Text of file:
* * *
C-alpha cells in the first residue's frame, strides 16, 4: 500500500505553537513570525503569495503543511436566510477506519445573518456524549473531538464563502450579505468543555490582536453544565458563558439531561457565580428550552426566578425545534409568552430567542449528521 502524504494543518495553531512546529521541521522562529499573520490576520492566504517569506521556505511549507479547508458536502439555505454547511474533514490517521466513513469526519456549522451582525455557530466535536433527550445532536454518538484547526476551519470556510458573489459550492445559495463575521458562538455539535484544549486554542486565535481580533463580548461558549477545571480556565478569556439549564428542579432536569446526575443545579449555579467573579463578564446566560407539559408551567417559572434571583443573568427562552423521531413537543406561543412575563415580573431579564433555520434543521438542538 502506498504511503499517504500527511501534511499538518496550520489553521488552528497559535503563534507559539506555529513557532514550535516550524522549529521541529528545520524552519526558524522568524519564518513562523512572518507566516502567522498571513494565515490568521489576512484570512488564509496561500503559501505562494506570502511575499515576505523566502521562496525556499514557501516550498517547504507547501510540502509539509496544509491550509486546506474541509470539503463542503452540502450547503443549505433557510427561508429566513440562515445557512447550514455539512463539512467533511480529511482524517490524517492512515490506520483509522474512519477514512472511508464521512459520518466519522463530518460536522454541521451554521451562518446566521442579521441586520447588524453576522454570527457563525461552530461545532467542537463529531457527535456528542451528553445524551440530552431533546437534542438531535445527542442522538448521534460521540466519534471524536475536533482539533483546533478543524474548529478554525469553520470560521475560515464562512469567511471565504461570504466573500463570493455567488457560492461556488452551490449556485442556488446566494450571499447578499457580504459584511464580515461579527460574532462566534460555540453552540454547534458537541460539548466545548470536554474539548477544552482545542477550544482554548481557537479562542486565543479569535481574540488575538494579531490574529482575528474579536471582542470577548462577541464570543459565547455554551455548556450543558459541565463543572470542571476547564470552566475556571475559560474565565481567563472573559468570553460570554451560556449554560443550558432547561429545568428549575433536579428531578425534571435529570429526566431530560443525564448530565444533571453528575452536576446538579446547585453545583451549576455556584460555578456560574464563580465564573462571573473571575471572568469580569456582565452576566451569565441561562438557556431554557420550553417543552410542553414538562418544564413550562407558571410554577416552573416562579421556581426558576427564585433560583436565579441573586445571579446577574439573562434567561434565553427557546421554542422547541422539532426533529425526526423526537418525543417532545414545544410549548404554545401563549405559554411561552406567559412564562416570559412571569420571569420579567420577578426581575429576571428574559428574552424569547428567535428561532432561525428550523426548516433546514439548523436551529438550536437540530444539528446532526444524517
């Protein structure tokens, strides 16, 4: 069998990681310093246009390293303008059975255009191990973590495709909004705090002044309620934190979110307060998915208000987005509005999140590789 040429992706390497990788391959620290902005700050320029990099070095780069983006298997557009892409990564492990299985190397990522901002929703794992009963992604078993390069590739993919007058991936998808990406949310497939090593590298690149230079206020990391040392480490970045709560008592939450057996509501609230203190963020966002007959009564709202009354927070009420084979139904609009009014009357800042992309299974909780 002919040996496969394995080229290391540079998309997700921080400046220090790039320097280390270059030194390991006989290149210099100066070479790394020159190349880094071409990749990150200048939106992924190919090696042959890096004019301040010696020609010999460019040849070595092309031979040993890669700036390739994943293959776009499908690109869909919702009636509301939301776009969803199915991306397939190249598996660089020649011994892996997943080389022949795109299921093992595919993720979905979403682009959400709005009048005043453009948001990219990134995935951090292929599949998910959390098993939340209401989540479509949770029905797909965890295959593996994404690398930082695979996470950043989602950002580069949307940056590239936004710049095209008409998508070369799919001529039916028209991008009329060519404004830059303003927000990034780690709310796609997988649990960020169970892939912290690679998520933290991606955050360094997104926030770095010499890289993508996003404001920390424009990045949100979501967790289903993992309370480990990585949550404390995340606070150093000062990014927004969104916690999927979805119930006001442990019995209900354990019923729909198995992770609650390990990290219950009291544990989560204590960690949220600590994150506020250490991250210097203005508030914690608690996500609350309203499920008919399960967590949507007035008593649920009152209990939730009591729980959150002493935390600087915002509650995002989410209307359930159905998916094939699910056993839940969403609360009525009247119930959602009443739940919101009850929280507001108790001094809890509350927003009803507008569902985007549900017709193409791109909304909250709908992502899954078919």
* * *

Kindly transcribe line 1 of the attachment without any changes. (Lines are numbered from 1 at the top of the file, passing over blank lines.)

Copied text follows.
C-alpha cells in the first residue's frame, strides 16, 4: 500500500505553537513570525503569495503543511436566510477506519445573518456524549473531538464563502450579505468543555490582536453544565458563558439531561457565580428550552426566578425545534409568552430567542449528521 502524504494543518495553531512546529521541521522562529499573520490576520492566504517569506521556505511549507479547508458536502439555505454547511474533514490517521466513513469526519456549522451582525455557530466535536433527550445532536454518538484547526476551519470556510458573489459550492445559495463575521458562538455539535484544549486554542486565535481580533463580548461558549477545571480556565478569556439549564428542579432536569446526575443545579449555579467573579463578564446566560407539559408551567417559572434571583443573568427562552423521531413537543406561543412575563415580573431579564433555520434543521438542538 502506498504511503499517504500527511501534511499538518496550520489553521488552528497559535503563534507559539506555529513557532514550535516550524522549529521541529528545520524552519526558524522568524519564518513562523512572518507566516502567522498571513494565515490568521489576512484570512488564509496561500503559501505562494506570502511575499515576505523566502521562496525556499514557501516550498517547504507547501510540502509539509496544509491550509486546506474541509470539503463542503452540502450547503443549505433557510427561508429566513440562515445557512447550514455539512463539512467533511480529511482524517490524517492512515490506520483509522474512519477514512472511508464521512459520518466519522463530518460536522454541521451554521451562518446566521442579521441586520447588524453576522454570527457563525461552530461545532467542537463529531457527535456528542451528553445524551440530552431533546437534542438531535445527542442522538448521534460521540466519534471524536475536533482539533483546533478543524474548529478554525469553520470560521475560515464562512469567511471565504461570504466573500463570493455567488457560492461556488452551490449556485442556488446566494450571499447578499457580504459584511464580515461579527460574532462566534460555540453552540454547534458537541460539548466545548470536554474539548477544552482545542477550544482554548481557537479562542486565543479569535481574540488575538494579531490574529482575528474579536471582542470577548462577541464570543459565547455554551455548556450543558459541565463543572470542571476547564470552566475556571475559560474565565481567563472573559468570553460570554451560556449554560443550558432547561429545568428549575433536579428531578425534571435529570429526566431530560443525564448530565444533571453528575452536576446538579446547585453545583451549576455556584460555578456560574464563580465564573462571573473571575471572568469580569456582565452576566451569565441561562438557556431554557420550553417543552410542553414538562418544564413550562407558571410554577416552573416562579421556581426558576427564585433560583436565579441573586445571579446577574439573562434567561434565553427557546421554542422547541422539532426533529425526526423526537418525543417532545414545544410549548404554545401563549405559554411561552406567559412564562416570559412571569420571569420579567420577578426581575429576571428574559428574552424569547428567535428561532432561525428550523426548516433546514439548523436551529438550536437540530444539528446532526444524517